Harry Kalas’ Hall of Fame Induction and Speech
Reprinted from www.baseballhalloffame.org /
Harry Kalas, longtime announcer for the Philadelphia Phillies, was the 2002 recipient of the Ford C. Frick Award.
A native of Naperville, Ill., Kalas graduated from the University of Iowa in 1959 with a Bachelor of Arts degree in Speech, Radio, and Television. The affable broadcaster was drafted into the military on graduation day and spent the following two years in Hawaii with the U.S. Army. In 1961, he served as sports director of radio station KGU and also began broadcasting for the Pacific Coast League’s Hawaii Islanders as well as the University of Hawaii.
An original member of the Astros broadcast team in 1965, he called games for Houston until 1970. In 1971, he moved to the Phillies broadcast booth, where he shared the microphone with Hall of Fame outfielder Richie Ashburn for 26 seasons. Kalas was honored as Pennsylvania Sportscaster of the Year 18 times. He also broadcast Big Five basketball and Notre Dame football.
Kalas, revered for his uncanny ability to connect with his listeners, whether on radio or television, called more than 5,000 Phillies games. His passion for the game was unsurpassed, and his powerful, soothing voice was a summertime tradition throughout Pennsylvania, Delaware and New Jersey.
On July 28, 2002, Harry Kalas made this speech at the Hall of Fame Induction Ceremonies in Cooperstown, New York.
It is reprinted from www.baseballhalloffame.org.
This is the ultimate honor in a game that I have loved since I was 10 years old thanks to Mickey Vernon. It’s very special to be inducted with the most acrobatic shortstop I ever saw play this beautiful game, Ozzie Smith, and the legendary Joe Falls from the Motor City. I now join my two partners with whom I worked when I first came to Philadelphia in 1971, By Saam and Richie Ashburn.
People ask me what it was like working with Richie. His Whiteness and I were together for 27 years, and it was such a joy. He not only brought to the booth baseball expertise, but also laughter. Whitey had a marvelous sense of humor. I remember doing games with him, and it would be getting late in the game, late in the evening, and Whitey would say on the air, “I wonder if the people at Celebres Pizza are listening tonight?” Well, within 15 minutes, bang, pizzas are delivered to the radio booth.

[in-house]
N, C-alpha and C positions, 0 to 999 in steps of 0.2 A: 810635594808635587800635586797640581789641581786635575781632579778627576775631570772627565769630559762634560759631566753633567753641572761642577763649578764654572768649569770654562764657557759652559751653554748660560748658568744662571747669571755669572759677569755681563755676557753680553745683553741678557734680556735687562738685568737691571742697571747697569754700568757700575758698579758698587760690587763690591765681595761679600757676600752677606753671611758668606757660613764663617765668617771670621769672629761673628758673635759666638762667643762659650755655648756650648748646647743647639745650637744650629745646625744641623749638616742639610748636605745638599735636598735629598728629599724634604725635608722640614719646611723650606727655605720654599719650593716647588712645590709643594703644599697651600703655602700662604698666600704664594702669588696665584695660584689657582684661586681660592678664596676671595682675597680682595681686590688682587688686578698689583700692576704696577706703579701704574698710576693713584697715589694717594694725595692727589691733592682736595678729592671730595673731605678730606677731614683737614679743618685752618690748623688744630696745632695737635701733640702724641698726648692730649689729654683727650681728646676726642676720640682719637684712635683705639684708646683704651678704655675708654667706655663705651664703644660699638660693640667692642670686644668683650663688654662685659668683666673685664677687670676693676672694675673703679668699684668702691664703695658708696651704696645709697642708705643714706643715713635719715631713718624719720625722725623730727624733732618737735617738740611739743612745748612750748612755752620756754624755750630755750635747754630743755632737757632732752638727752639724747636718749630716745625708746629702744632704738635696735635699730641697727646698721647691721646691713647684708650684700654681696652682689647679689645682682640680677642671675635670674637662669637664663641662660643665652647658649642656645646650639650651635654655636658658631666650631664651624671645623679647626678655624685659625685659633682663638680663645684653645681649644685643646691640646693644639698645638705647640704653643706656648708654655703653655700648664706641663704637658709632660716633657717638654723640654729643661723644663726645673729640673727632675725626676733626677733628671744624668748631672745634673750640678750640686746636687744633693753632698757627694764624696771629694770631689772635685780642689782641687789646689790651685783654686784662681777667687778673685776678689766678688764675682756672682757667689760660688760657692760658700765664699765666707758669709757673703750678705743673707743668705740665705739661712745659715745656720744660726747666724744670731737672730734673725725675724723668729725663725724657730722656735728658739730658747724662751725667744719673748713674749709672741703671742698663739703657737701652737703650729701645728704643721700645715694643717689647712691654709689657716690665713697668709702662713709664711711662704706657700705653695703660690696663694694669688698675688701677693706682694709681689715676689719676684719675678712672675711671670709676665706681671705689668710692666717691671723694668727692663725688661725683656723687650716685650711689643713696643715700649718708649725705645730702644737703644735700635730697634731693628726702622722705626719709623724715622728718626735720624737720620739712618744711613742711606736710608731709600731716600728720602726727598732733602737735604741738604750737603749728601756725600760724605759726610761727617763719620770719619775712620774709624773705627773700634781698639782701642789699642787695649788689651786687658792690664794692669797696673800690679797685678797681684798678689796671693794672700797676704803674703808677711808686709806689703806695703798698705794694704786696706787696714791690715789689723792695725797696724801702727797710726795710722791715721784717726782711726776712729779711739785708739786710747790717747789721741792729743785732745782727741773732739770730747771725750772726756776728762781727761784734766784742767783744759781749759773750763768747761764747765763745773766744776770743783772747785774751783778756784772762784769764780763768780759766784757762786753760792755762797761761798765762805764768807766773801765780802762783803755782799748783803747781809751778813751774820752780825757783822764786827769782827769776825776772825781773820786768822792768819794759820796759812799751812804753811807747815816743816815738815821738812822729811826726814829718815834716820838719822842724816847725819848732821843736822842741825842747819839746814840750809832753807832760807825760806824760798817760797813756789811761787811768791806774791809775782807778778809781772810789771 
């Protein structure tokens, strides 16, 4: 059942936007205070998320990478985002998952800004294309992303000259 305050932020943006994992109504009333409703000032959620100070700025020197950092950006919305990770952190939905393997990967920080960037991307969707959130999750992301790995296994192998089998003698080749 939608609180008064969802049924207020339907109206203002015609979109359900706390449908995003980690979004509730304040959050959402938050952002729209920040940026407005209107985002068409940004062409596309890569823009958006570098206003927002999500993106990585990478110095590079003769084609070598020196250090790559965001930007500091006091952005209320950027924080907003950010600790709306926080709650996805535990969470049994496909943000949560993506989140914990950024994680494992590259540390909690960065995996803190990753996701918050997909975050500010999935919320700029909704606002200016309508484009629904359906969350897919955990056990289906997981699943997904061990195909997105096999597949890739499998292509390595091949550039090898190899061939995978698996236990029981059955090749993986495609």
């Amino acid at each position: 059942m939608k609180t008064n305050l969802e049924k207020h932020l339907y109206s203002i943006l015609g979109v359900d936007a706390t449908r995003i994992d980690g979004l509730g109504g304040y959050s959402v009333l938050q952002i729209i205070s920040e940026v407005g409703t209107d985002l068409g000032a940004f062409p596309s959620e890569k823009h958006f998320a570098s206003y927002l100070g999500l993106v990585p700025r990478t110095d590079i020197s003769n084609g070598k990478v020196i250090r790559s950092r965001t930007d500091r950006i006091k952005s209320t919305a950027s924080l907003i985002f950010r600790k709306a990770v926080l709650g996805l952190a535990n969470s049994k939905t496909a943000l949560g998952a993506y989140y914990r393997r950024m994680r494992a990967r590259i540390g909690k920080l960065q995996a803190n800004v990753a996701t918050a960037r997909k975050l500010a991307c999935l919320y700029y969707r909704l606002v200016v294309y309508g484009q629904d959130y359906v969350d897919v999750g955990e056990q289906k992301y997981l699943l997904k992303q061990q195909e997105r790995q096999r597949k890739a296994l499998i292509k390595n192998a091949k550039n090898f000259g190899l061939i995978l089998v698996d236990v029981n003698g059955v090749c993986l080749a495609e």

This went on for a little while, and pretty soon Phillies management called him in, and they said, “Richie, Celebres Pizza is not one of our sponsors. We can’t be giving them free plugs.” Now, we do do birthday and anniversary announcements on the air. So shortly after his meeting with the Philadelphia brass, it’s getting late again in the evening, and he’s getting hungry, he said. “Well, I have very special birthday wishes to send out tonight to the Celebres twins, plain and pepperoni.”
I want to thank the Phillies for their undying support for the last 32 years. Especially to Bill Giles, who brought me to Philadelphia in 1971, the best professional move I ever made. To the players, coaches and managers over the years, one of the many beauties of this game is no matter how long you’ve been in it, you learn more about it every year, every day. Every year I see things on the field that I’ve never seen before. A feel for the game was learned from so many men in uniform I could not possibly name them all. But you know who you are, and I love you.
To the members of the media who have been so supportive over the years — my colleagues, the beat writers and columnists, the radio/TV productions staff and crews across the USA. To the scouts and general managers over the years who have shared their baseball knowledge and experience in hundreds of press rooms across America.
The love of my life, my wife, Eileen. My sons Todd, Brad and Kane. My stepdaughter, Kiki, my stepson, Travis, my stepgrandson, Cole. My brother, Jim, and his wife, Mary, and my nieces and nephews. Families sacrifice when their man is a baseball man. For seven months a year, we spend more time with our team than we do with our families. I thank you for being so understanding and supportive.
We come here to Cooperstown to laud our baseball heroes each year. But all of us laud America’s heroes from all walks of life whose selflessness is on display daily. Those that lay their lives on the line for our safety, you are in our hearts. There are some loved ones in heaven looking down on us today. Mom, Dad, Celia, Byrum, Whitey, Ray Shore, Art Perkins, Mike Capredo, I thank you. And to the most passionate sports fans in America, the Philadelphia fans. I have written a brief poem to you beautiful fans.
This is to the Philadelphia fan.
To laud your passion as best I can.
Your loyalty is unsurpassed.
Be the Fightins in first or last.
We come to the park each day,
looking forward to another fray.
Because we know you’ll be there,
we know you really care.
You give the opposing pitcher fits
because as one loyalist shouts, everybody hits.
To be sure in Philly, there might be some boos.
Because you passionate fans, like the manager, hate to lose.
Your reaction to the action on the field that you impart,
spurs as broadcasters to call the game with enthusiasm and heart.
We feel your passion through and through.
Philadelphia fans, I love you.
And thank you all for sharing in a day that I will never forget. I love you. Thank you.